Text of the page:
Whenever a child is stung by a bee or wasp, there is great anxiety on the part of the family about the possibility of a severe allergic reaction. In fact, life-threatening anaphylaxis to insect stings in childhood is very rare, and children’s reactions usually are less severe than those of adults. However, the knowledge that people can die from an insect sting is firmly planted in the minds of the public. What are the data on sting reactions, and how can we educate patients to handle this situation?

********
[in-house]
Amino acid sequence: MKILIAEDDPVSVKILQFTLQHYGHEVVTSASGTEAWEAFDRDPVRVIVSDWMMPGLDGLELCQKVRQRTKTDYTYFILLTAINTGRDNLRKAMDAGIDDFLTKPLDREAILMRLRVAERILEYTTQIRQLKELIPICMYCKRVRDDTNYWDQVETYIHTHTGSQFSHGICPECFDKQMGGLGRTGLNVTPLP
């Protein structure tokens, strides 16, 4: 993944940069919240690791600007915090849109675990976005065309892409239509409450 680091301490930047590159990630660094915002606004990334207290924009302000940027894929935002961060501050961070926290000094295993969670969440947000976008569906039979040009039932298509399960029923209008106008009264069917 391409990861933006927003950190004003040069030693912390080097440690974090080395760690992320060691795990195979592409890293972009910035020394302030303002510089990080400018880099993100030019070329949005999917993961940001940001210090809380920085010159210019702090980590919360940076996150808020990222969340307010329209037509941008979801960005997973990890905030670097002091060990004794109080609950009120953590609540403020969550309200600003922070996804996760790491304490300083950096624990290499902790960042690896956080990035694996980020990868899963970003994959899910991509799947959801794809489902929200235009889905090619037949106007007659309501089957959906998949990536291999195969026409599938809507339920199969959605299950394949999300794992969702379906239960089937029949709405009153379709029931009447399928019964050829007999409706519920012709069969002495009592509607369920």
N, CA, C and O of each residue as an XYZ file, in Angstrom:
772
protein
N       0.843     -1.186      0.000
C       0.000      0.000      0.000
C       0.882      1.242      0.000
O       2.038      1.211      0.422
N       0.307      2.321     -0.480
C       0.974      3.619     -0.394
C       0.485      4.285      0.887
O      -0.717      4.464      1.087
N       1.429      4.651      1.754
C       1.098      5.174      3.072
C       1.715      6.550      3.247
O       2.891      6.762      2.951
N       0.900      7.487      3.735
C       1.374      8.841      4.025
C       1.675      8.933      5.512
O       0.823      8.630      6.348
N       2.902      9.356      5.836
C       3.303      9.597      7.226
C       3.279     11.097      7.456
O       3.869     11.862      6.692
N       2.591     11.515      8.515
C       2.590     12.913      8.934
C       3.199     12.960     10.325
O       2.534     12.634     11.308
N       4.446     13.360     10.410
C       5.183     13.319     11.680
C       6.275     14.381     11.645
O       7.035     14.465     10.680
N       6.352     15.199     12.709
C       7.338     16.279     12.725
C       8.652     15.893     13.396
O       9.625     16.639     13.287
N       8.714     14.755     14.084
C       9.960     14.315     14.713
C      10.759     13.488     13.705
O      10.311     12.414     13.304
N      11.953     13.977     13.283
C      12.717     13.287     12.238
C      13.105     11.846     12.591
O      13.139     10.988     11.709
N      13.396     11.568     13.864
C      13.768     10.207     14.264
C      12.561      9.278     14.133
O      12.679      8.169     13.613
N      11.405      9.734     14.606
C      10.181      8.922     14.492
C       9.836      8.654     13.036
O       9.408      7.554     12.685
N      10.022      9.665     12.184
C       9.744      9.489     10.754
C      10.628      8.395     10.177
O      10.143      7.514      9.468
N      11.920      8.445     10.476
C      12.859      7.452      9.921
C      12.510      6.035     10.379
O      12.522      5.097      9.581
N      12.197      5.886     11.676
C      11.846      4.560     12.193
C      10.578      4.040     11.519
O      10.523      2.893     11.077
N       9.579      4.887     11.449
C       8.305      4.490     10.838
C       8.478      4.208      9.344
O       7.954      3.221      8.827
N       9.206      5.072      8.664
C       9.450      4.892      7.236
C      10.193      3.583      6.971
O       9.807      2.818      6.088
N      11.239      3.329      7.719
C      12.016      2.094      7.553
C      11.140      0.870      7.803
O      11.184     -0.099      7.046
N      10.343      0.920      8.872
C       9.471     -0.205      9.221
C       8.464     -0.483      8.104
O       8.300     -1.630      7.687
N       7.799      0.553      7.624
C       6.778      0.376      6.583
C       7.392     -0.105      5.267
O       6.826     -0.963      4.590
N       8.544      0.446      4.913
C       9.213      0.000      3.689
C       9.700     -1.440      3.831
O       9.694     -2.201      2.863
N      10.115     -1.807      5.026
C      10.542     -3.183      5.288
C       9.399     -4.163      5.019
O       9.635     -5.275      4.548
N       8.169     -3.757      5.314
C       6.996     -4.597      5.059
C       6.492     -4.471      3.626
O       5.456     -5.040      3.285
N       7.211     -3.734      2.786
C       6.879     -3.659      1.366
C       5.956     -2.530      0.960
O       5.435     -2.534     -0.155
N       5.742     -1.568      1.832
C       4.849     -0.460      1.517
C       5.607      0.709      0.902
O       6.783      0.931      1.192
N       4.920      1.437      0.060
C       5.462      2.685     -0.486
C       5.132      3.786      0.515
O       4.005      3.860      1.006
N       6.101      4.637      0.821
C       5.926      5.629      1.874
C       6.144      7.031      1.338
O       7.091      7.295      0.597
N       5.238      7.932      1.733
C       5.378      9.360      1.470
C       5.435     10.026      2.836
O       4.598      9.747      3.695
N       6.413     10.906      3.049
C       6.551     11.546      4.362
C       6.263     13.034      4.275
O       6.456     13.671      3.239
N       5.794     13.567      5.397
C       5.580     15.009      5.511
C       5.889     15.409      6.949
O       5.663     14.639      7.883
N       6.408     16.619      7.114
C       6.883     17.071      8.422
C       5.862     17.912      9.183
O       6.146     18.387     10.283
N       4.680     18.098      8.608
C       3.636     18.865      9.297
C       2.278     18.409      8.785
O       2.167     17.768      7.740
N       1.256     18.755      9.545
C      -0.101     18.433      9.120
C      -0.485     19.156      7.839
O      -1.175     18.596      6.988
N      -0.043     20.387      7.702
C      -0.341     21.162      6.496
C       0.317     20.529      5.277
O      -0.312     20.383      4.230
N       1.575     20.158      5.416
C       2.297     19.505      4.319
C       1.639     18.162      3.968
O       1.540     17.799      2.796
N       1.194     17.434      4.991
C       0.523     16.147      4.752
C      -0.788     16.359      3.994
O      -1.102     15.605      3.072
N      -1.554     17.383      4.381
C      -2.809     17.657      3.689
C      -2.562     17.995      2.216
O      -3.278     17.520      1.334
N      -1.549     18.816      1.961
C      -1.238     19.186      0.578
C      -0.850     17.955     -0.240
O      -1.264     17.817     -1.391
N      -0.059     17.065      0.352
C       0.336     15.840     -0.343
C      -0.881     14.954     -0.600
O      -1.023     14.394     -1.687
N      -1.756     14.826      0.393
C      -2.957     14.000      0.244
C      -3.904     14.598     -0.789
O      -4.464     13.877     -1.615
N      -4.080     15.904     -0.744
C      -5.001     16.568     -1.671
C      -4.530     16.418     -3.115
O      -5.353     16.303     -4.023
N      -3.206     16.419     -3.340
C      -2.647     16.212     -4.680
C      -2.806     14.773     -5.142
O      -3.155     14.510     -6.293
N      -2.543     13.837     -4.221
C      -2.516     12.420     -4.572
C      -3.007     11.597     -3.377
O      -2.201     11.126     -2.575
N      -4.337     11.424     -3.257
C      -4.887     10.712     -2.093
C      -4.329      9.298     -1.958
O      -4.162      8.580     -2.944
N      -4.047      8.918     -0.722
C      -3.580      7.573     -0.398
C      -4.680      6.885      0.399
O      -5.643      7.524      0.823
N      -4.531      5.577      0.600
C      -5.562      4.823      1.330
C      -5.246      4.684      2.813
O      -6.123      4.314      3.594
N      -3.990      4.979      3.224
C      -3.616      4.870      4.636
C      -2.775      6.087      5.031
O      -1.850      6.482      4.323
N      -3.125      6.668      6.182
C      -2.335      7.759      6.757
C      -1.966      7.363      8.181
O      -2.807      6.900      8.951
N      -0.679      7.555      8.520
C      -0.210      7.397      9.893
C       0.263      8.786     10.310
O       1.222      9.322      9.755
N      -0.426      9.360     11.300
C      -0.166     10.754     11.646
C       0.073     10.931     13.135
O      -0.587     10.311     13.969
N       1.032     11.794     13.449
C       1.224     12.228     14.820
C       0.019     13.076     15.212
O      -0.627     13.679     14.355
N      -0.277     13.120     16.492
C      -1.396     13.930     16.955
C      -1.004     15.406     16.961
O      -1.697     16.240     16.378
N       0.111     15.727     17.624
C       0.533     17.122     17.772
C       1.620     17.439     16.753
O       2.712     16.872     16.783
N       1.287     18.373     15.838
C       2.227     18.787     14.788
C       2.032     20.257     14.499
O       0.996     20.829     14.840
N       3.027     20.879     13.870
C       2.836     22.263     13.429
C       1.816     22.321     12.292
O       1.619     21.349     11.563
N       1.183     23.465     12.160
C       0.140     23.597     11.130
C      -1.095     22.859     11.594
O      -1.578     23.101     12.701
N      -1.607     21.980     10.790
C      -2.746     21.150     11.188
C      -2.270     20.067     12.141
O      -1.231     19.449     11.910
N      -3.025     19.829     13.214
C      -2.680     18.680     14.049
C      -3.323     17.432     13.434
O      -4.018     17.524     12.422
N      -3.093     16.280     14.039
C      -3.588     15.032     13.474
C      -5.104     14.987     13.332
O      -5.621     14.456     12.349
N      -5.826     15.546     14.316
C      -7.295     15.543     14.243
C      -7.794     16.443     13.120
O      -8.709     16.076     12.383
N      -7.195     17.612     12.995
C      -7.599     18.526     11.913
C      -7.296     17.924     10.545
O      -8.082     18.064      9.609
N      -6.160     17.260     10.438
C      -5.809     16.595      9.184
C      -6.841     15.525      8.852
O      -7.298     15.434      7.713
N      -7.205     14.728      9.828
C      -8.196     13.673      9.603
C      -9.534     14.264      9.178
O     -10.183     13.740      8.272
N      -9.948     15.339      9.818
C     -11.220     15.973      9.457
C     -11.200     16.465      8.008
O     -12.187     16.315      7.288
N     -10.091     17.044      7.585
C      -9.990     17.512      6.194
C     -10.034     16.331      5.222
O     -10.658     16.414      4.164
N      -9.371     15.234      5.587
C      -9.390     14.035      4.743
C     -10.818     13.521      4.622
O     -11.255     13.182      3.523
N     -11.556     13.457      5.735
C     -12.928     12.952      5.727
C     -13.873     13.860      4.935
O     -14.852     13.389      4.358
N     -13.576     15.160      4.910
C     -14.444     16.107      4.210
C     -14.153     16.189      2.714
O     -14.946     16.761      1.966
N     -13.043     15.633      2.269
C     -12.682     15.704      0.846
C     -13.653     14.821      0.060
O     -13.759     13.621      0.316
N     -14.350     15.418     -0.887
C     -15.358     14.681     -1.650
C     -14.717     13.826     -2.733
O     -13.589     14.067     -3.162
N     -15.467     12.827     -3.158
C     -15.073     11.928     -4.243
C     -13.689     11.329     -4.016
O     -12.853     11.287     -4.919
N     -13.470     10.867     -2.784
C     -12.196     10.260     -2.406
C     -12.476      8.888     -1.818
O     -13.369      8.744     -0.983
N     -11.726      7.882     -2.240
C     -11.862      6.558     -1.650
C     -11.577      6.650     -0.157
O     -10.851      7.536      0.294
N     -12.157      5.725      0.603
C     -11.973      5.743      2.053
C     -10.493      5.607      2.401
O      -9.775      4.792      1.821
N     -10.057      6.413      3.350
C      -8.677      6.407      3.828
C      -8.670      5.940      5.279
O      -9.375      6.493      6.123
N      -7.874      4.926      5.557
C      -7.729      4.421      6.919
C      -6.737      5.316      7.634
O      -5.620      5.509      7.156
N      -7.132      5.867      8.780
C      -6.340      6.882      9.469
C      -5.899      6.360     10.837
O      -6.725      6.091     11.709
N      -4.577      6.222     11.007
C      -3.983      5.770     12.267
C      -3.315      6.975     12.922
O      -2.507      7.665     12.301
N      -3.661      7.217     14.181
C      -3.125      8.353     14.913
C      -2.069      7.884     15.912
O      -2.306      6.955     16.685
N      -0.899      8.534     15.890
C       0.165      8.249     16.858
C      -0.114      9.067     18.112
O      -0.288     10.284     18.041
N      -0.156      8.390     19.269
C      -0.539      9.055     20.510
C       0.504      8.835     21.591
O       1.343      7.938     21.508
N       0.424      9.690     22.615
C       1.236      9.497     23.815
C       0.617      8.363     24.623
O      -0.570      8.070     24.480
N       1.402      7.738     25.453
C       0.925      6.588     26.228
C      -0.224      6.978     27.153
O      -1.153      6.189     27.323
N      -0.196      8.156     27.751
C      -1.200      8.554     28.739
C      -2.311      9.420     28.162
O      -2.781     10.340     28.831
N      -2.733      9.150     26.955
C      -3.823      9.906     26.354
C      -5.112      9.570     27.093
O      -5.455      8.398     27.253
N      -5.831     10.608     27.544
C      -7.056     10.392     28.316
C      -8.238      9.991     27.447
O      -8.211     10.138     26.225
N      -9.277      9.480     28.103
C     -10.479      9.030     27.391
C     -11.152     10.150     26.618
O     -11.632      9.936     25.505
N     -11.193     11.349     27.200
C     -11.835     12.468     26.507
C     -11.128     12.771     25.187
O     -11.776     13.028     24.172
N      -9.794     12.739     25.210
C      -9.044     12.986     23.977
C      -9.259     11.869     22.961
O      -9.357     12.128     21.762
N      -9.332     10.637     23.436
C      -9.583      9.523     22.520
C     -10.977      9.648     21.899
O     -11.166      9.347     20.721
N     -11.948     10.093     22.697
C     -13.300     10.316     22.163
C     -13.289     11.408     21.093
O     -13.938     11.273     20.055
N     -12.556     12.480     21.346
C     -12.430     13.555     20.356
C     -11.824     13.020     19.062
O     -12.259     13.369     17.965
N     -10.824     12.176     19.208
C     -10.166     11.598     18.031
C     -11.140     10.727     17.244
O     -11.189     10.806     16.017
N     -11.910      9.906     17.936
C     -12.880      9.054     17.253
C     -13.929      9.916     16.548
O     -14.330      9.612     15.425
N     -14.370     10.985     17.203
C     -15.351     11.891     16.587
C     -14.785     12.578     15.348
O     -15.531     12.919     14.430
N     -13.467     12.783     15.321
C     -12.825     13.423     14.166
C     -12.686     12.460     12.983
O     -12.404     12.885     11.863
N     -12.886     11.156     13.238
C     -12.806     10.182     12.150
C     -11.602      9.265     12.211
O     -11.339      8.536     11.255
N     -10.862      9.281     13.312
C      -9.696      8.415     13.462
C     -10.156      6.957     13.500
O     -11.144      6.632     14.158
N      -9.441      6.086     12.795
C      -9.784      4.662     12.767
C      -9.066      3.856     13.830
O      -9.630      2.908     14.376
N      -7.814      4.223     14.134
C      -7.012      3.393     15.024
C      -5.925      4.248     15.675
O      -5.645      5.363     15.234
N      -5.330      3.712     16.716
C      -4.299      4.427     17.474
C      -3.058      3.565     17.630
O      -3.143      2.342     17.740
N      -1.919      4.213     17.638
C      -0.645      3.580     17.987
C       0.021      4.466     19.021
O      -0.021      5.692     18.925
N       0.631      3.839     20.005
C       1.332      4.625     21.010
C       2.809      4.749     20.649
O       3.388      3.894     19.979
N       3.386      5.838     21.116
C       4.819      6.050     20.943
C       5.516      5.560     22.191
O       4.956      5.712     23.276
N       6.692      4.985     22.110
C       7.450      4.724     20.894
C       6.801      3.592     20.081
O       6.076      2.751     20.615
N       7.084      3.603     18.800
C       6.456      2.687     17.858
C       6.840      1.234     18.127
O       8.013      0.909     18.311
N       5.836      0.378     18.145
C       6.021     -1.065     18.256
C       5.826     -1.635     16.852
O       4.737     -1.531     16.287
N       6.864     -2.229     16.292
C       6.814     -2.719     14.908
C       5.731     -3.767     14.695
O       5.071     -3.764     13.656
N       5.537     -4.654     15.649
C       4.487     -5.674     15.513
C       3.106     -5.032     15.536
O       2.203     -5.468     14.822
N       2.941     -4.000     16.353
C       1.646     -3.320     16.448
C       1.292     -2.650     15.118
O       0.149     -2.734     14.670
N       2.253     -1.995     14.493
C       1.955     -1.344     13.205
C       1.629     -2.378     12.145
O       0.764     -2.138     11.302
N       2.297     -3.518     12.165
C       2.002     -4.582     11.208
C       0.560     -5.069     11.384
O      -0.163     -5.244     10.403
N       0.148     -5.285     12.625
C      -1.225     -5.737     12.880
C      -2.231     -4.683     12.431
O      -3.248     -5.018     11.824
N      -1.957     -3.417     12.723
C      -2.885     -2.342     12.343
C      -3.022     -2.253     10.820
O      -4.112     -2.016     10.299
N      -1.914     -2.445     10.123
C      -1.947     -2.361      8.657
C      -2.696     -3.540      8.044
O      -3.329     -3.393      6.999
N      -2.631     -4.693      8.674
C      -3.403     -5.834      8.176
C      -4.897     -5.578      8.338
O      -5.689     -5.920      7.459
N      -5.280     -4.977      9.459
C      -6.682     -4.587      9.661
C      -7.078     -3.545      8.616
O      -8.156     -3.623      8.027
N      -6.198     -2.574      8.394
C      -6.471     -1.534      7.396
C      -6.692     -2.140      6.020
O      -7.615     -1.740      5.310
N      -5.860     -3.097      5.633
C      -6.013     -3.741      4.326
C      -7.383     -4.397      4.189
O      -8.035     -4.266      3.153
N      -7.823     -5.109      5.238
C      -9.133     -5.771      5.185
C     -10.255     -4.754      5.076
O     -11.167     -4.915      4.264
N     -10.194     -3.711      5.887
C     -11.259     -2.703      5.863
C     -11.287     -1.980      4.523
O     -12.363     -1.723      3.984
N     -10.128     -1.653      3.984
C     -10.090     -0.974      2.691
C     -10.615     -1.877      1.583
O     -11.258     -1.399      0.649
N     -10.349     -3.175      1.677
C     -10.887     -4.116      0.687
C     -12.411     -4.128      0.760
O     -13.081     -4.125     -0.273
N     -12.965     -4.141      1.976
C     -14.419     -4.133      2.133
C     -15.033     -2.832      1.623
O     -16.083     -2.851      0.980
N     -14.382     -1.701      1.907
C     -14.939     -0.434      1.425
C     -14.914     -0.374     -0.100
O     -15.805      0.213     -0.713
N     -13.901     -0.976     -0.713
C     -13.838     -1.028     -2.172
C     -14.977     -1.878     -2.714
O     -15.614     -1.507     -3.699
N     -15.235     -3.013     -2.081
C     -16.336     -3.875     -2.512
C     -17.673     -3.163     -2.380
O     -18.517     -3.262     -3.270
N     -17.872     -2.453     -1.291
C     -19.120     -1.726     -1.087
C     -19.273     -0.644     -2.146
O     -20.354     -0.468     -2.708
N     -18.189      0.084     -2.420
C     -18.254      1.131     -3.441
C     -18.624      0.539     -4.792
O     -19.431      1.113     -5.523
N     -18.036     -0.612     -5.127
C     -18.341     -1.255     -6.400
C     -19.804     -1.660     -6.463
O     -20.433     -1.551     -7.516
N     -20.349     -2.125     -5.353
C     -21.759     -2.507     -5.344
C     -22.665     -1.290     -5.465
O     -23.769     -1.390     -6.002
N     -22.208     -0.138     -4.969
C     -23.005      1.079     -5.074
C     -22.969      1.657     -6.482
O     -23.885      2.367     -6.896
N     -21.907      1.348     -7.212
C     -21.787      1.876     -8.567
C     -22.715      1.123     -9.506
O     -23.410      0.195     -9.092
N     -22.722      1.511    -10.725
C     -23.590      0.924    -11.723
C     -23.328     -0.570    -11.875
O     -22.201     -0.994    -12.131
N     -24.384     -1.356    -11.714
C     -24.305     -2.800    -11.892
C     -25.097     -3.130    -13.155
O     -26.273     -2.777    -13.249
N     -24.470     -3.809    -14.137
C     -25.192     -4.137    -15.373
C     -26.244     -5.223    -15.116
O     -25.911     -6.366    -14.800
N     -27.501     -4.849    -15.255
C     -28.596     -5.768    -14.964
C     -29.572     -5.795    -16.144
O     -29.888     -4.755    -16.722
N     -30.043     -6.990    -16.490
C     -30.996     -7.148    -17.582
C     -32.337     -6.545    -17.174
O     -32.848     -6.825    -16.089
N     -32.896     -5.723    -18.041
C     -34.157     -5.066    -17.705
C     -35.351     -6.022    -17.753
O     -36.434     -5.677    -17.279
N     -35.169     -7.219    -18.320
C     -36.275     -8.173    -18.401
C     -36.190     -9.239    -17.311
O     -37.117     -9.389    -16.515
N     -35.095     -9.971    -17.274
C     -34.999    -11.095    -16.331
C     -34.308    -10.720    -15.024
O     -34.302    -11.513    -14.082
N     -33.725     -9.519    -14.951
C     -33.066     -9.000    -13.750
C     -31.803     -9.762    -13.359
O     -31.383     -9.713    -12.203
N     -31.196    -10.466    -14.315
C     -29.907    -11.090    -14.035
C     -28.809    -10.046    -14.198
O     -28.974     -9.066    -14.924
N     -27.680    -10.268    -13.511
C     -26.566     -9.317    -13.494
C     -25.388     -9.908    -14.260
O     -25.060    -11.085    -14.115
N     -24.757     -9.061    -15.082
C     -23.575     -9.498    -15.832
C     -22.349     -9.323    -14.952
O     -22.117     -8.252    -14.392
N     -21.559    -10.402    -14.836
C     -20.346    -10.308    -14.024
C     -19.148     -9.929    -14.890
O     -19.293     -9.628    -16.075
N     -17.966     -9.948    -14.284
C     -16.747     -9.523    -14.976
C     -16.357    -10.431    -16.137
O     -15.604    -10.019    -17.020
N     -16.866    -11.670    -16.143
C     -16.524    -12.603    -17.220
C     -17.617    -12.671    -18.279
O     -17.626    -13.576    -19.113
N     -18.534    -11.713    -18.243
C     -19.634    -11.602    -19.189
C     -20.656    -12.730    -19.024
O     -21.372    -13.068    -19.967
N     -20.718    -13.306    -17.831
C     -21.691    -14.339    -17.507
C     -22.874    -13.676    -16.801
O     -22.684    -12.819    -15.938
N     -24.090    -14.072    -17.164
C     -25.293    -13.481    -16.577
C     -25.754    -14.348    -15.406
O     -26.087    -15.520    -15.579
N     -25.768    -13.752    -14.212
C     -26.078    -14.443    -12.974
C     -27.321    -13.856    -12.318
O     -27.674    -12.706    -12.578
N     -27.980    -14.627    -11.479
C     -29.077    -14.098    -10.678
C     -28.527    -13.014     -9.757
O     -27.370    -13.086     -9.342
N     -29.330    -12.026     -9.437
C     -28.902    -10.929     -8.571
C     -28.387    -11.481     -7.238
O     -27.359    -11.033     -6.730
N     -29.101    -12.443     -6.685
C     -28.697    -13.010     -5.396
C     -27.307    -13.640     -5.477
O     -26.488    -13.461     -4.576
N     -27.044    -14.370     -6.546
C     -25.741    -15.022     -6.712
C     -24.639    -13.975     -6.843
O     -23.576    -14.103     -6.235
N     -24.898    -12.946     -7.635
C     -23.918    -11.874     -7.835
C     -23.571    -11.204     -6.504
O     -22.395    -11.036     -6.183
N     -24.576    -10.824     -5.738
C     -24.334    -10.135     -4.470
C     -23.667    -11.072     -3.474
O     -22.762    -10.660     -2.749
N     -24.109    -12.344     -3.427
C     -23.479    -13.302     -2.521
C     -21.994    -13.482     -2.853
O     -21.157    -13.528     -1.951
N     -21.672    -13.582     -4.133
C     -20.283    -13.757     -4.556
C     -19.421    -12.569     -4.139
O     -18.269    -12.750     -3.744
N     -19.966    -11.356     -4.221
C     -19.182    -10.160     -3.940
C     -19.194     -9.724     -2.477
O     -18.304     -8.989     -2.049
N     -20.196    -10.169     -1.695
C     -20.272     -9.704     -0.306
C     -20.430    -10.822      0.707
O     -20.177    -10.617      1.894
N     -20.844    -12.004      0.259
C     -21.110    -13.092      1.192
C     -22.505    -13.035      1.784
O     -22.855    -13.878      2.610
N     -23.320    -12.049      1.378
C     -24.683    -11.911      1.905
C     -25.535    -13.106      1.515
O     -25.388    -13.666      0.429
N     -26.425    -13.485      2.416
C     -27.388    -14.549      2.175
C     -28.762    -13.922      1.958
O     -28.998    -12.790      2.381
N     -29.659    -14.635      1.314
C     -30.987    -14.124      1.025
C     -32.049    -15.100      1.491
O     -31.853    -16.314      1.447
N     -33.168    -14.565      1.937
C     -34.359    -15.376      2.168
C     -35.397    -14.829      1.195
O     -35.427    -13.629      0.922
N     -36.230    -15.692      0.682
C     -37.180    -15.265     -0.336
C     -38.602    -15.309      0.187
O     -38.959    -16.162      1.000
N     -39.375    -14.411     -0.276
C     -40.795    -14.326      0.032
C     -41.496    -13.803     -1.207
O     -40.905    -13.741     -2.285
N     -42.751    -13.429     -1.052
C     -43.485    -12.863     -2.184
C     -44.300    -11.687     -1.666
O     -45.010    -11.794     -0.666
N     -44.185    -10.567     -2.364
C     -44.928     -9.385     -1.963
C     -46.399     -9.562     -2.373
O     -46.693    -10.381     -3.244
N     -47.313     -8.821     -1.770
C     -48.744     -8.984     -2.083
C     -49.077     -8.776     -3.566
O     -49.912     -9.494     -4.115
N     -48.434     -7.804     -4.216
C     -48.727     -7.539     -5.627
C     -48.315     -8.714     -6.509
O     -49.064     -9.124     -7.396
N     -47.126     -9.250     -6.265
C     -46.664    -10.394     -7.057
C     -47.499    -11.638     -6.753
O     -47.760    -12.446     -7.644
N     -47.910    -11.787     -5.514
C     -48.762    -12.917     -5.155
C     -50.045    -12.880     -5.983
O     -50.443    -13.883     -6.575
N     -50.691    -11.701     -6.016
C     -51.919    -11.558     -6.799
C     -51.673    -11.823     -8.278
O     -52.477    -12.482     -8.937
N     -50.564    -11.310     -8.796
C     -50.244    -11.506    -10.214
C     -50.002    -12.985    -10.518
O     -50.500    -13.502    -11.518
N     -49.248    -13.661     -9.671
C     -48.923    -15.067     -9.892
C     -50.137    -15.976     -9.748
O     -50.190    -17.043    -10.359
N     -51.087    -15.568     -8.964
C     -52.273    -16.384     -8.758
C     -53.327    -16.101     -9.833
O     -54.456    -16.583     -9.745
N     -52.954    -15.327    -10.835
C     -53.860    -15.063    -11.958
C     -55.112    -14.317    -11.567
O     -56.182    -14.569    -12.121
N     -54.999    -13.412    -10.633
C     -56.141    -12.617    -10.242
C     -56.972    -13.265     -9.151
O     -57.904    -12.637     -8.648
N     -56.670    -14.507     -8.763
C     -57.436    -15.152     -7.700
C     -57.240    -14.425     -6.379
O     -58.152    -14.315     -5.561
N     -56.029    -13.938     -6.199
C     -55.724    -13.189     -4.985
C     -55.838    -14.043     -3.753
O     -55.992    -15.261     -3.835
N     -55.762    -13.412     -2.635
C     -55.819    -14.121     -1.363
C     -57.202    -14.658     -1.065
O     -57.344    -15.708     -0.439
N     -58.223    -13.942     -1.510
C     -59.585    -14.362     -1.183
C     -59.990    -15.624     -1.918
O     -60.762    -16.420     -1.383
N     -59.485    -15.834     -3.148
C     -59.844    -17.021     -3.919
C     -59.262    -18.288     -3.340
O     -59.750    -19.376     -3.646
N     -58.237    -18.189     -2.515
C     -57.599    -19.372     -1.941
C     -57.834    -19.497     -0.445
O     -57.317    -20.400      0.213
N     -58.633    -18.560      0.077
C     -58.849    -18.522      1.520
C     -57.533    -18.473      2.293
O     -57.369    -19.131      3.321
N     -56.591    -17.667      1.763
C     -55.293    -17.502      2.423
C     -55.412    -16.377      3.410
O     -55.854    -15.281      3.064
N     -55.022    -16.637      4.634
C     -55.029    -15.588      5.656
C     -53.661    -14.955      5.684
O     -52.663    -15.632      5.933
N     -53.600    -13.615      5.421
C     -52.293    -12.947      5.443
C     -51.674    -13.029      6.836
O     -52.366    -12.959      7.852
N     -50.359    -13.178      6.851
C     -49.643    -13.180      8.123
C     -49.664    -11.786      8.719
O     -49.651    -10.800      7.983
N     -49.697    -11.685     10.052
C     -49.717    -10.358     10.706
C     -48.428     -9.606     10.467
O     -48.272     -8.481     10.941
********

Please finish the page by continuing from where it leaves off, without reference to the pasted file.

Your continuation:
Insect stings are common and can result in one of four reactions: 1) The most usual, lasting several hours, is a local reaction of pain, with a pruritic urticarial lesion that is less than 5 cm in diameter developing at the site of the sting. 2) Large local reactions, reported in about 10% of people who are stung, consist of swelling and...

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